Coldest Places on Earth

The Coldest Places on Earth

A funny thing happens in winter. It gets cold. No matter where you are on the planet, it is cold. But there is cold, and there is C-O-L-D. And folks, these places are serious, no kidding around cold.  Here are some of the top coldest places on Earth.

We start with the coldest place — Vostok Station, Antarctica.  The coldest temperature in recorded history, -89.2 degrees C, was recorded here on July 21st, 1983. Vostok Station is a Russian research base where scientists from around the globe do historical climate research by taking core samples deep in the ice.

While Vostok Station is located at the bottom of the world, another place on this list is at the top of the world — Northice Station, Greenland.  The temperature here can get down to -66 degrees C, as it did on January 9th, 1954. Why would someone want to be here? Well, actually, no one has been here since 1954, but it was the base for the British North Greenland Expedition (1952-1954), which was interested in mapping the area and studying its geology.

Returning to the good old USA for a moment, we go to International Falls, MN. Generally considered to be the coldest city in the country, the lowest recorded temperature the last few years is -41.1 degrees C. In fact, the city prides itself as being the “Icebox” of the continental US; the city actually has an Icebox Days Festival featuring the “Freeze Yer Gizzard Blizzard Run”.

There is controversy, however. International Falls is actually in court with Fraser, CO for the coldest city title. Fraser also reaches temperatures of -40’s C. One interesting thing for certain, however, is that another part of Colorado — the University of Colorado, Denver, to be exact — is the site of the lowest temperature ever created.  In 1995, researchers there, in partnership with scientists from MIT, got the temperature down to one-millionth degree above absolute zero. Now that is cold!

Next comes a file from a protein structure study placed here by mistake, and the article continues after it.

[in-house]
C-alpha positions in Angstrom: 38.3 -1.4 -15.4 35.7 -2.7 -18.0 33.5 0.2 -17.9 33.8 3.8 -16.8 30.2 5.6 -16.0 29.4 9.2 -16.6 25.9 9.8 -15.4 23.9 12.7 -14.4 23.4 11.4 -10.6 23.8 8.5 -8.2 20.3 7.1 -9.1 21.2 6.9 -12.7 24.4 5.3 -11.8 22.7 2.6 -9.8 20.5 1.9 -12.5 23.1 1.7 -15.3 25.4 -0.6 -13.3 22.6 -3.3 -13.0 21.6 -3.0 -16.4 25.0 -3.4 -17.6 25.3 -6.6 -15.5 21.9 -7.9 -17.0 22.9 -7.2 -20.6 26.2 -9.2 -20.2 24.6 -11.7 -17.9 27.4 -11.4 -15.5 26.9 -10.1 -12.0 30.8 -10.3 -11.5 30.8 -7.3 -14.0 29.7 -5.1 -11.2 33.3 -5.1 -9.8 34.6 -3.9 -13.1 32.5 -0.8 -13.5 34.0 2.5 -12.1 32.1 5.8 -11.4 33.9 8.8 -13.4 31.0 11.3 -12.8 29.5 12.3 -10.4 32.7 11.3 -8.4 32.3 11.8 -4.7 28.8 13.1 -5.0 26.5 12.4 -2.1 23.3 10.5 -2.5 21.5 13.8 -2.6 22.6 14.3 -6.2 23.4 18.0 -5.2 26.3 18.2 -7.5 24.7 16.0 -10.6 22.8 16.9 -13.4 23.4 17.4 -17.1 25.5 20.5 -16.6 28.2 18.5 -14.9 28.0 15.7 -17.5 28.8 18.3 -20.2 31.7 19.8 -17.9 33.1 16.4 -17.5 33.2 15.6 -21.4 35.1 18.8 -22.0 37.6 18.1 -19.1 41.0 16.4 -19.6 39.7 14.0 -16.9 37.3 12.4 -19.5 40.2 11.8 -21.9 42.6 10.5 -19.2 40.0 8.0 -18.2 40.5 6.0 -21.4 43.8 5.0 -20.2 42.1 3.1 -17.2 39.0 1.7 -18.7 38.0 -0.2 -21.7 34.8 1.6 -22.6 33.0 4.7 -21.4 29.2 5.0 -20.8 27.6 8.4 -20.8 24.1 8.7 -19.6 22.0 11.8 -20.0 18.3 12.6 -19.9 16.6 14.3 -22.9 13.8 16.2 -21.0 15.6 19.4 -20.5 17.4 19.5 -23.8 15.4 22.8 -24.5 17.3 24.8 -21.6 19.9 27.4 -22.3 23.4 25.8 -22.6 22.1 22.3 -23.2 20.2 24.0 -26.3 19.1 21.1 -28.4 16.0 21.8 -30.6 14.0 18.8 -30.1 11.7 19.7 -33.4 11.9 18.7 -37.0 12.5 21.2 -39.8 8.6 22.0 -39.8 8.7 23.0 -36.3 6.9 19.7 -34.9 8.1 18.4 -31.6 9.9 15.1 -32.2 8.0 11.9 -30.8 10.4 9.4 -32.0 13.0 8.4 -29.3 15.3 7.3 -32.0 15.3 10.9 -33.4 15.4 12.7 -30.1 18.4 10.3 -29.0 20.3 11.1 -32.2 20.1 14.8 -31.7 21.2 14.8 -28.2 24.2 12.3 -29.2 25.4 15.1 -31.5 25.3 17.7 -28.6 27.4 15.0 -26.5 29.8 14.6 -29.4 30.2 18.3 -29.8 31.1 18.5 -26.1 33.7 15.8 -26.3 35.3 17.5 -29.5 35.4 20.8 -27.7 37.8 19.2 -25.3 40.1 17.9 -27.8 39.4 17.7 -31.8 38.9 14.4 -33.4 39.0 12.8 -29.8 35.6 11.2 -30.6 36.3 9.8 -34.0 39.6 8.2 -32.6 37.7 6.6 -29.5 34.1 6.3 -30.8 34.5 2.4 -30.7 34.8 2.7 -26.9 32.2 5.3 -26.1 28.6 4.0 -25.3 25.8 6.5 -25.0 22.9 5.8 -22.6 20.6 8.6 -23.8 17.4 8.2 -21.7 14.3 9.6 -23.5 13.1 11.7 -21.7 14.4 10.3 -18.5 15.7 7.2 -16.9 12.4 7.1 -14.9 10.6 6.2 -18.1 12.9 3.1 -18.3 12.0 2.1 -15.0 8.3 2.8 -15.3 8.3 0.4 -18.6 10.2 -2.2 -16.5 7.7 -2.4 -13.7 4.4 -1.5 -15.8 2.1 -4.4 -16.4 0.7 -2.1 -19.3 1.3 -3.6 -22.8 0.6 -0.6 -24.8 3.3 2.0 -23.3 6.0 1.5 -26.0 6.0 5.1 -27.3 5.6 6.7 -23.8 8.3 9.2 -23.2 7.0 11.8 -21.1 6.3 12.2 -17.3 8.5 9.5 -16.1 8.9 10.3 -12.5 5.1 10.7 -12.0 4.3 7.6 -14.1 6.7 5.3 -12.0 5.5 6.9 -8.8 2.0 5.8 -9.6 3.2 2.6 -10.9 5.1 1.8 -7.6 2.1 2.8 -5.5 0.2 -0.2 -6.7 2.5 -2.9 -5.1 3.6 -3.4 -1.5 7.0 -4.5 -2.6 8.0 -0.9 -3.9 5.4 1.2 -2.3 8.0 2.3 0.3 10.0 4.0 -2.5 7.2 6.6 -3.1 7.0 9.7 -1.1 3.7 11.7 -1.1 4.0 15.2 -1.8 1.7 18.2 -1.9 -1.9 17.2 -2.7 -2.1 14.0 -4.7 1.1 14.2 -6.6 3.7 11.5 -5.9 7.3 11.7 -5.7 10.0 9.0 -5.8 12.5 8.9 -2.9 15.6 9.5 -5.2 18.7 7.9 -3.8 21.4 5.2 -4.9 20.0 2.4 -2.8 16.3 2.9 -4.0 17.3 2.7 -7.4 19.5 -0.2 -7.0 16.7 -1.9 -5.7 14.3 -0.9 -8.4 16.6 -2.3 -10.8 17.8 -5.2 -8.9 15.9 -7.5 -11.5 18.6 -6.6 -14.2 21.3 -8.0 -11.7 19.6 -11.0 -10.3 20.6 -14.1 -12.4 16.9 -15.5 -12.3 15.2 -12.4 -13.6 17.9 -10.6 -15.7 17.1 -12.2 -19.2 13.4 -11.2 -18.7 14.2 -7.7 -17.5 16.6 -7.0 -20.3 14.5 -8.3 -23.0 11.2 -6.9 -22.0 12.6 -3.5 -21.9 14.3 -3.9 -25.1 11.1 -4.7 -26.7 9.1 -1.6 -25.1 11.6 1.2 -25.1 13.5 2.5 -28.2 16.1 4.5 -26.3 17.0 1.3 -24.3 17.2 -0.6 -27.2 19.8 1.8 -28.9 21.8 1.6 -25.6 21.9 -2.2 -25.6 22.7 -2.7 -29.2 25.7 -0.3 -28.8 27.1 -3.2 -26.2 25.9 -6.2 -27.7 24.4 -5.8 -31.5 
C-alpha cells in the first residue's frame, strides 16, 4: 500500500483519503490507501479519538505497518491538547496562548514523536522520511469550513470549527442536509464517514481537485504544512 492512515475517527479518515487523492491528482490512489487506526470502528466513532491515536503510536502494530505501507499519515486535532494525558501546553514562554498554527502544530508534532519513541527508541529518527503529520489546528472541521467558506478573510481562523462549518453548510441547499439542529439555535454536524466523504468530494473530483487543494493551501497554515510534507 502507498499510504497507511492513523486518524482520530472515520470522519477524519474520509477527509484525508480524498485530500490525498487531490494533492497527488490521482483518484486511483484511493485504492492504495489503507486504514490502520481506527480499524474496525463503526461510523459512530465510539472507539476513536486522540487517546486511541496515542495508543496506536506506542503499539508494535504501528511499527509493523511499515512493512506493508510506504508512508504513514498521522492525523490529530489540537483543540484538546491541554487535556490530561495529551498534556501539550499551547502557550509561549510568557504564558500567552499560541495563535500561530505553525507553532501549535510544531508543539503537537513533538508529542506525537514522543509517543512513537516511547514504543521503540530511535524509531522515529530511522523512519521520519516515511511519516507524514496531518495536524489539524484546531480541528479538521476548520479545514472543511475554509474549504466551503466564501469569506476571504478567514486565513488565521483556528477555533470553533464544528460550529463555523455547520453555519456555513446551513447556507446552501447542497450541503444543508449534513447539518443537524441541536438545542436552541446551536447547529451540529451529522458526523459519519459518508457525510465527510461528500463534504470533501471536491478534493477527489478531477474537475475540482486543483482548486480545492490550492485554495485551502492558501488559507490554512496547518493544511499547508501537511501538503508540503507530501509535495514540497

Leaving the lab, we now travel to Snag, Canada. It is so cold here – down to -63 degrees C. That is cold enough for your frozen breath to hang in the air for 15 minutes. The good news is that nobody really lives in Snag. There are no permanent residents and only 5 people are there at a time.

Since we are in Northern Canada, let’s take a trip over to Russia for our next places.  Here we visit two Siberian towns – Verkhoyansk and Oymyakon.  Just like International Falls and Fraser, there is controversy over which is actually the rightful owner of the coldest place prize, although it has not gotten into the courts yet.  Oymyakon, whose name in English would be “Oy, my achin’ toes” reaches temperatures of -71.2 degrees C, as it did on January 26, 1926. Verkhoyansk, whose permanent population numbers 1,300 people, gets temperatures down to -72 C.  The issue is that the Oymyakon temperature noted above was determined through extrapolation, not recorded on an actual thermometer.

There it is, some of the coldest places on Earth. When you step outside this winter, and you think it’s cold. Well, maybe it’s not so bad.